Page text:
Public Release: 

Established medications combat lung cancer tumor growth

American Association for the Advancement of Science


IMAGE: A representation of the EGFR protein, which plays a role in the progression of lung tumors driven by mutations in the KRAS protein. This material relates to a paper that... view more 

Credit: biolution GmbH 2018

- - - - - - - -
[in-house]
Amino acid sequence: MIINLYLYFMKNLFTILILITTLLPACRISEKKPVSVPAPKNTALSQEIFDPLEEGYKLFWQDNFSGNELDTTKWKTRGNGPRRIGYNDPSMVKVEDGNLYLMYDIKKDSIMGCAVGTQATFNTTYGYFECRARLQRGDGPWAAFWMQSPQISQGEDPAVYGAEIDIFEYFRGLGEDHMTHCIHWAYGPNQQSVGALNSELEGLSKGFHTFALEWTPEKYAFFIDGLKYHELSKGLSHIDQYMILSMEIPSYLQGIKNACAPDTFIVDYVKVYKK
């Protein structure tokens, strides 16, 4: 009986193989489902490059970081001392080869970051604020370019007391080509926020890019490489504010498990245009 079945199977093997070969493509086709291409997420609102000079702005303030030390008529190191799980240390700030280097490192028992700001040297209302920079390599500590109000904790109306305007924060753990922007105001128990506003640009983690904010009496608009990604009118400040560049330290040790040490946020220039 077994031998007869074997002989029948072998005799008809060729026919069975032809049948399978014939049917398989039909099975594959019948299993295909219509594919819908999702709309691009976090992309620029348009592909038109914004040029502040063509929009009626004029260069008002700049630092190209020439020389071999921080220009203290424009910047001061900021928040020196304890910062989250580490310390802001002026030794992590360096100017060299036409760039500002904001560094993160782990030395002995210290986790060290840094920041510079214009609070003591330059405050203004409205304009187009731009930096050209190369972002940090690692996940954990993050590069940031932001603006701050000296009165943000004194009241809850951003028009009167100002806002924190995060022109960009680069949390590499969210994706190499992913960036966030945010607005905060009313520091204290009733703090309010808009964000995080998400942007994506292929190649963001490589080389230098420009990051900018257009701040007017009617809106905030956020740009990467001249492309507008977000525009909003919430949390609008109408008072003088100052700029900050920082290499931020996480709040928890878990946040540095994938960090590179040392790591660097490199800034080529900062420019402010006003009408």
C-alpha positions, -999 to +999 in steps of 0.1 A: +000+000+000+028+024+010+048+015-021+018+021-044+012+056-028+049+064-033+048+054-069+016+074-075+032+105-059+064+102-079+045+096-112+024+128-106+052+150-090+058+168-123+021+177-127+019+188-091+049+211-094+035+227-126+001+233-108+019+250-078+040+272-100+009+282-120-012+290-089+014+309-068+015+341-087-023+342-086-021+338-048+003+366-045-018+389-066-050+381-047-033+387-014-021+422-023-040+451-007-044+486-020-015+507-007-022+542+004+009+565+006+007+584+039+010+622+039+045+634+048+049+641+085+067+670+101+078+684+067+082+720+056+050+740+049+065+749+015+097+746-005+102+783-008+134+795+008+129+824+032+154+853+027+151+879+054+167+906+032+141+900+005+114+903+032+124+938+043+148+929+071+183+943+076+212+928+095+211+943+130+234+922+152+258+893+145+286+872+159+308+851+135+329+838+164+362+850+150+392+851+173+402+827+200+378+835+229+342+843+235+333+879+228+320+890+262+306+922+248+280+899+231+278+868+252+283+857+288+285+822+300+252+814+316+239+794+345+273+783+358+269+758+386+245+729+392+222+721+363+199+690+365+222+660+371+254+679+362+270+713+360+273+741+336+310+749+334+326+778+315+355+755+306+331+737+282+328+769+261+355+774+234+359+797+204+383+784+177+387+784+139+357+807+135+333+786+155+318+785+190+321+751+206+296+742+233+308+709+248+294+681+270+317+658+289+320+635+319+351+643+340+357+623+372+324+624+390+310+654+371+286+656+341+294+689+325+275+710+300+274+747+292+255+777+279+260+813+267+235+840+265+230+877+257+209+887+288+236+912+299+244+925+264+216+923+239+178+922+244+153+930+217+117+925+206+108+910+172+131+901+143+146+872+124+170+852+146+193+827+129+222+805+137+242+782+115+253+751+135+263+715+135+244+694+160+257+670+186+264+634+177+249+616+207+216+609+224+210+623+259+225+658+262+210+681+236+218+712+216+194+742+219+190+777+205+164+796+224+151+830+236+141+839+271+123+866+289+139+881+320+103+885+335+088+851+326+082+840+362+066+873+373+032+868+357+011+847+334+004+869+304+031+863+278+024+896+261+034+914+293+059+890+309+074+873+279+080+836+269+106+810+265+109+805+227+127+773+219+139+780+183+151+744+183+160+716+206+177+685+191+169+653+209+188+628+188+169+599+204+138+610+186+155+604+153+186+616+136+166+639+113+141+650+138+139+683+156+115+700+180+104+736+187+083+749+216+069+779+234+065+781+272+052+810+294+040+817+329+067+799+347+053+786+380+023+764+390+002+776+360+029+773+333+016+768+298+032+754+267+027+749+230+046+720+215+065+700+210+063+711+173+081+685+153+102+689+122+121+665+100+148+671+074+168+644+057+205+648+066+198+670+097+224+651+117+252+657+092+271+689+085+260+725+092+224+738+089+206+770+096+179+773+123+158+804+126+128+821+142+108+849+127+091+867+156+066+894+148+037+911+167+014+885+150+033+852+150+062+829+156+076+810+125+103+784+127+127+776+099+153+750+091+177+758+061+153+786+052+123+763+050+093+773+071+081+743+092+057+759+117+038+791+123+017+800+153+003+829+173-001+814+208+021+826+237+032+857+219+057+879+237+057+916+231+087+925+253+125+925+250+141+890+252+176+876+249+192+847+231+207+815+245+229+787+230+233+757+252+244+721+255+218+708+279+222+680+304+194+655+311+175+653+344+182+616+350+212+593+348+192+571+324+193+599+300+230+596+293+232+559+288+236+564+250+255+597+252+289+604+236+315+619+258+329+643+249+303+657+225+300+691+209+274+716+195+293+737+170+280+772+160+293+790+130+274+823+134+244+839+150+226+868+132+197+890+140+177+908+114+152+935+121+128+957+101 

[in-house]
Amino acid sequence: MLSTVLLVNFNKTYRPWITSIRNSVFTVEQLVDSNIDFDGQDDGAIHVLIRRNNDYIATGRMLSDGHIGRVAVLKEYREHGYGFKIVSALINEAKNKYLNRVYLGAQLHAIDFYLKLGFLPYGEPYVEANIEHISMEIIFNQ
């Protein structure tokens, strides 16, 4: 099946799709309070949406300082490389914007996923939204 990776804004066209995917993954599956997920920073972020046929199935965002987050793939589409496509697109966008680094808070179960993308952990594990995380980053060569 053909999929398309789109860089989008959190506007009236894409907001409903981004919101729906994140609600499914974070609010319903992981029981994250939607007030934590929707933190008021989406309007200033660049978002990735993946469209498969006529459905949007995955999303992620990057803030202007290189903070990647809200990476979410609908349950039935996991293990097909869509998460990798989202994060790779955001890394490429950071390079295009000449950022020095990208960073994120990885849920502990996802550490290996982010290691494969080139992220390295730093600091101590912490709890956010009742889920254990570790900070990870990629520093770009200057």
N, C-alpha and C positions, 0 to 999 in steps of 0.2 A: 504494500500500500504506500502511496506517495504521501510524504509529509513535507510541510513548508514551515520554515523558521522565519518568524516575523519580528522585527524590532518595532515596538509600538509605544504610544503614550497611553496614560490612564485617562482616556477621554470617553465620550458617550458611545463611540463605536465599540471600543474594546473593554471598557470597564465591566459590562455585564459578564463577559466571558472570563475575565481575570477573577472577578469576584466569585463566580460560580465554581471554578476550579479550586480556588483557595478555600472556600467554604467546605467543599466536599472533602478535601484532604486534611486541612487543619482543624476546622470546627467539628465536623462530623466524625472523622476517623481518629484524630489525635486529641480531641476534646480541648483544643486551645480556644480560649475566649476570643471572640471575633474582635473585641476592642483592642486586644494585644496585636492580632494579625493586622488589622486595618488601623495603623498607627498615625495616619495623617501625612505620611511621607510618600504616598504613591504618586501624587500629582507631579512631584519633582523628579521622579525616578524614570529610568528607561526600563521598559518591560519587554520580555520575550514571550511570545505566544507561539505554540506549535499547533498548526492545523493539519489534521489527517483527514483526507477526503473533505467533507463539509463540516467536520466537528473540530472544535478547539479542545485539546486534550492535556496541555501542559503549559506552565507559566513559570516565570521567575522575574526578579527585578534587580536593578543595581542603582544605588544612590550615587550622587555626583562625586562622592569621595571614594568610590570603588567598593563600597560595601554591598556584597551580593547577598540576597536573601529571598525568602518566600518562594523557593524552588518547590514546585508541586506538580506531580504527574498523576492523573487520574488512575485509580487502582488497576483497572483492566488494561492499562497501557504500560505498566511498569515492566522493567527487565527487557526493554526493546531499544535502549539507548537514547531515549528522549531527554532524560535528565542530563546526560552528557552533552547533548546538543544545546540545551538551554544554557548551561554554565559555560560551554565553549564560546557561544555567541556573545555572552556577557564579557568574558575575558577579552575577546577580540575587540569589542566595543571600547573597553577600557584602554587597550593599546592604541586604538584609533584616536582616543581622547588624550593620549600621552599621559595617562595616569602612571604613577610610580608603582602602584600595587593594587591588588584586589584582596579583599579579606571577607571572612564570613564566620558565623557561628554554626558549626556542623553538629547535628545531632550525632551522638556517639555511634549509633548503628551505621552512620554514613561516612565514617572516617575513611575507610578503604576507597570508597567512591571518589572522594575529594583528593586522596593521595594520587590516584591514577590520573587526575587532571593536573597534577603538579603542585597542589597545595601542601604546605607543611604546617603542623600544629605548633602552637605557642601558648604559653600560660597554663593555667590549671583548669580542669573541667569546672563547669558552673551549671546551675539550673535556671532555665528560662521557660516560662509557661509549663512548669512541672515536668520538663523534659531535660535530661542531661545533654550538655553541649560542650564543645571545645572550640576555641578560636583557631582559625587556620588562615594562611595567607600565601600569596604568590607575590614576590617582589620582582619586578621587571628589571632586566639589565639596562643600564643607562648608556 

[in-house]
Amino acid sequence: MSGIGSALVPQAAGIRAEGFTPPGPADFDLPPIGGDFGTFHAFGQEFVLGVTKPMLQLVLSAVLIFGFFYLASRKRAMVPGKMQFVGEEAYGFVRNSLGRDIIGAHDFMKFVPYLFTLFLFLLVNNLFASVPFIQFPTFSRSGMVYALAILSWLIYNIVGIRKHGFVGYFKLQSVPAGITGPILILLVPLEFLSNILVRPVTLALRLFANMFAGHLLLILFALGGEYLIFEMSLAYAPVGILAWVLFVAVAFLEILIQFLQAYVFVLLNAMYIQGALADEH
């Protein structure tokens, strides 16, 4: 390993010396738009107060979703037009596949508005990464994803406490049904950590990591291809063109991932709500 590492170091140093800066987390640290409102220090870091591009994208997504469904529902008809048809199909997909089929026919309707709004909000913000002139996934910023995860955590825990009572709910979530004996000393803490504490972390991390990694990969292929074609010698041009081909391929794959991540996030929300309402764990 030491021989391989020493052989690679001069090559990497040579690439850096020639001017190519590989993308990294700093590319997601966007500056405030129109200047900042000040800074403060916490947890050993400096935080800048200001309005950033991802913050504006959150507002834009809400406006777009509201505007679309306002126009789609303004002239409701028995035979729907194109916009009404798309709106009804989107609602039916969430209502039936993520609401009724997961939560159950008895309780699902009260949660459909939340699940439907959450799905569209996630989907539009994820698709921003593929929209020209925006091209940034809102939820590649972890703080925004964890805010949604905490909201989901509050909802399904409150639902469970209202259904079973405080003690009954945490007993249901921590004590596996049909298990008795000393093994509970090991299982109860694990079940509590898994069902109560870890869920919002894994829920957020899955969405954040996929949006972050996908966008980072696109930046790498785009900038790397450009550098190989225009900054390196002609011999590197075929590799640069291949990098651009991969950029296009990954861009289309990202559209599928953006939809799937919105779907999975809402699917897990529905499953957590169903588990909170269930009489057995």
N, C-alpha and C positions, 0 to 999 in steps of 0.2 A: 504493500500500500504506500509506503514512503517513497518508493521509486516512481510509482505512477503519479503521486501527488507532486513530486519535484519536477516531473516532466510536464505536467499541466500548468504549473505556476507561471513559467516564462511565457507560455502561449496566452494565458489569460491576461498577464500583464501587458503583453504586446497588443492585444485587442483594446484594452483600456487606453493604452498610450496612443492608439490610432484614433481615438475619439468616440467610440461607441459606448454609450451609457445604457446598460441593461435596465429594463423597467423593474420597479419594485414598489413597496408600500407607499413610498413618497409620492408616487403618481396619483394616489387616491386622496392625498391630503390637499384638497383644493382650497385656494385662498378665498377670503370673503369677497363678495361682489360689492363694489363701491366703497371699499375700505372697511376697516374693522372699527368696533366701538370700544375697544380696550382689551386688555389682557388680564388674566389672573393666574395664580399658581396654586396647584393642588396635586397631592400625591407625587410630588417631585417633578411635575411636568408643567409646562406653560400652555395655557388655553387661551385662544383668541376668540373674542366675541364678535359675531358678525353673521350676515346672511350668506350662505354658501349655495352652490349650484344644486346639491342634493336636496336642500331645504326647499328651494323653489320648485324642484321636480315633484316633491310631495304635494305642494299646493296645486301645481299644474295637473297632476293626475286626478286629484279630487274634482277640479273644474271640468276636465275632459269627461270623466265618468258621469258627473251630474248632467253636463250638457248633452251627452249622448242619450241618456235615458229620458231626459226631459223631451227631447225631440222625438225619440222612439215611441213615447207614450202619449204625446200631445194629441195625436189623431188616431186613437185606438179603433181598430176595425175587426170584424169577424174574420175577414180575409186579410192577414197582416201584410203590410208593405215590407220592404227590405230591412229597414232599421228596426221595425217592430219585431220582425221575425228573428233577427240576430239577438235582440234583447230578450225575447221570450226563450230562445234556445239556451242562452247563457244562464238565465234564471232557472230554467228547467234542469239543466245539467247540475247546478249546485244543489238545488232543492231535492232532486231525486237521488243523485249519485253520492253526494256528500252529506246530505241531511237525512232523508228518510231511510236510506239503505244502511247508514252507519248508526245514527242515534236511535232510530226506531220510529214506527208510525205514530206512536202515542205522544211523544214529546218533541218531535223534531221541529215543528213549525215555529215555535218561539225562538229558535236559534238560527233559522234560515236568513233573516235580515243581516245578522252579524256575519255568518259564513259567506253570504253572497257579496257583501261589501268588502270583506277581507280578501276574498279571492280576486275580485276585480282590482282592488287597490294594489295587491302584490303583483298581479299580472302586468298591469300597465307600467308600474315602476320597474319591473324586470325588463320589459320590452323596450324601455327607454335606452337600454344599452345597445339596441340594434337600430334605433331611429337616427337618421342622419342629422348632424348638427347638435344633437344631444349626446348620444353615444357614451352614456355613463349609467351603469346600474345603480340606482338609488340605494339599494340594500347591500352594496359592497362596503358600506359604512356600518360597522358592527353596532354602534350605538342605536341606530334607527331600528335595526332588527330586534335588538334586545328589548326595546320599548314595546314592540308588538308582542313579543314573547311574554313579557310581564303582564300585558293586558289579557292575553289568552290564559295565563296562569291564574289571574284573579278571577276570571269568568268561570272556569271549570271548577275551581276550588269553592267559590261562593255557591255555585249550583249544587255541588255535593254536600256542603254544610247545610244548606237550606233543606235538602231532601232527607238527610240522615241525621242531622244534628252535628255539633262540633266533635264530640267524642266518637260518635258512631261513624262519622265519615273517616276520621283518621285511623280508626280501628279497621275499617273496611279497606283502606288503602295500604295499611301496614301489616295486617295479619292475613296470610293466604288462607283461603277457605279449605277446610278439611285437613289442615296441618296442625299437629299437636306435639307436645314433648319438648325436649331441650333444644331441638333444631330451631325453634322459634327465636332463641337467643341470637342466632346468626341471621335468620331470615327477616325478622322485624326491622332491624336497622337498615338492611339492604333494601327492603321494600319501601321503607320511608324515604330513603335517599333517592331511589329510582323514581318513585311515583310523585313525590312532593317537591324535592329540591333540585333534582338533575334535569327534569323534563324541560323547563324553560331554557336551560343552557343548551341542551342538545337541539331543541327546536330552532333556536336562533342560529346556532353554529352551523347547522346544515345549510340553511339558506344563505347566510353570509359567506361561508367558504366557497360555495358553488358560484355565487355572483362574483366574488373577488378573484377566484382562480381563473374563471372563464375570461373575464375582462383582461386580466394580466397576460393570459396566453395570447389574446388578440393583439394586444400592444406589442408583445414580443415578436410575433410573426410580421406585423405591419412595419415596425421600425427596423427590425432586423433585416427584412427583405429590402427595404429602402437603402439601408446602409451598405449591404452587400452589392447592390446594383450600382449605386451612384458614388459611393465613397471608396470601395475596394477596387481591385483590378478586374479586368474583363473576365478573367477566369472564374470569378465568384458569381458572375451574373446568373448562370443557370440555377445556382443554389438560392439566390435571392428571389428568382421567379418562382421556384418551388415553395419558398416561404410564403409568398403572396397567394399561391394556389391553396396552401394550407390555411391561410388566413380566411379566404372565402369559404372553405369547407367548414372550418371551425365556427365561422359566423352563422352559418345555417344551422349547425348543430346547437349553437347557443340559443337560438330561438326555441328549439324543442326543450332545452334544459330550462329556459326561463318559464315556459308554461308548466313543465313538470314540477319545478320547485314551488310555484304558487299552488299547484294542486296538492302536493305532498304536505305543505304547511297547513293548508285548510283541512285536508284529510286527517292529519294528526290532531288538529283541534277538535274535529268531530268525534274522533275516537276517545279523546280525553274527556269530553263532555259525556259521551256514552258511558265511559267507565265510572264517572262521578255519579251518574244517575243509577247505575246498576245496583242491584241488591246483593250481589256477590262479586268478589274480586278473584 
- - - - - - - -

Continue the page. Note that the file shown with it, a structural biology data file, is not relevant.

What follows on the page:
Two research groups have discovered that the growth of an intractable type of lung cancer in mouse models can be restrained with a class of drug known as kinase inhibitors. Both studies also identified FDA-approved kinase inhibitors that successfully curtailed lung tumor growth in several mouse models, pointing to new therapeutic avenues for a form of lung cancer that currently has few effective treatments. Lung cancer is the deadliest form of cancer in both men and women, accounting for more than 1.5 million deaths each year around the world. One third of lung adenocarcinomas - one of the most common lung cancer types - are associated with mutations in the KRAS gene. This gene codes for a protein that normally regulates the growth and division of cells, but when it is mutated it can promote uncontrollable cell growth and tumor formation in a way that is assumed to be resistant to kinase inhibition. Despite extensive research, there are no existing therapies that effectively target mutated KRAS proteins, highlighting a pressing need to develop alternative strategies. Björn Kruspig and colleaguesshowed that the progression of KRAS-driven lung tumors hinges on the activity of multiple proteins known as ERBB receptor tyrosine kinases (RTKs), which supported proliferation of tumor cells. They also found that inhibiting ERBB RTKs extended survival times in a mouse model of lung adenocarcinoma. In a similar study, Herwig Moll and colleagues discovered that activation of a signaling pathway called EGFR, an ERBB family member, also promotes KRAS tumor growth, and found that administering an FDA-approved ERBB inhibitor named afatinib to mice with lung cancer inhibited KRAS-driven lung tumor growth. The findings of both groups suggest that kinase inhibitors could serve as a potential treatment strategy for human patients with this hard-to-treat malignancy.


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